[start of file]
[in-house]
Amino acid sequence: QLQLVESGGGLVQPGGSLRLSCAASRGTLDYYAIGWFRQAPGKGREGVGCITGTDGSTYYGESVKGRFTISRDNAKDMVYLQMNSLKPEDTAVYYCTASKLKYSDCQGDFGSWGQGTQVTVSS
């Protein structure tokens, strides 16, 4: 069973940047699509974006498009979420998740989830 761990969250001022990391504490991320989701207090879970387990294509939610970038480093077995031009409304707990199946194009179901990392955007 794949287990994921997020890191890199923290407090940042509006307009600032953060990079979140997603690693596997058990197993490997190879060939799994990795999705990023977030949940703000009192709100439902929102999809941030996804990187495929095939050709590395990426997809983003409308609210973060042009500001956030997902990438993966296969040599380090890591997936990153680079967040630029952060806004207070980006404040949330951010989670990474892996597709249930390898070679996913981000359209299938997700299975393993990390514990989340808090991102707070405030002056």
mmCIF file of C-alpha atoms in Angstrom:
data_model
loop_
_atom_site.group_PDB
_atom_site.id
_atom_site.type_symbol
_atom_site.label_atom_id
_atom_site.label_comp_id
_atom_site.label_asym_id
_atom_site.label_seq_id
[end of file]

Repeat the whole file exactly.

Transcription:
[in-house]
Amino acid sequence: QLQLVESGGGLVQPGGSLRLSCAASRGTLDYYAIGWFRQAPGKGREGVGCITGTDGSTYYGESVKGRFTISRDNAKDMVYLQMNSLKPEDTAVYYCTASKLKYSDCQGDFGSWGQGTQVTVSS
């Protein structure tokens, strides 16, 4: 069973940047699509974006498009979420998740989830 761990969250001022990391504490991320989701207090879970387990294509939610970038480093077995031009409304707990199946194009179901990392955007 794949287990994921997020890191890199923290407090940042509006307009600032953060990079979140997603690693596997058990197993490997190879060939799994990795999705990023977030949940703000009192709100439902929102999809941030996804990187495929095939050709590395990426997809983003409308609210973060042009500001956030997902990438993966296969040599380090890591997936990153680079967040630029952060806004207070980006404040949330951010989670990474892996597709249930390898070679996913981000359209299938997700299975393993990390514990989340808090991102707070405030002056």
mmCIF file of C-alpha atoms in Angstrom:
data_model
loop_
_atom_site.group_PDB
_atom_site.id
_atom_site.type_symbol
_atom_site.label_atom_id
_atom_site.label_comp_id
_atom_site.label_asym_id
_atom_site.label_seq_id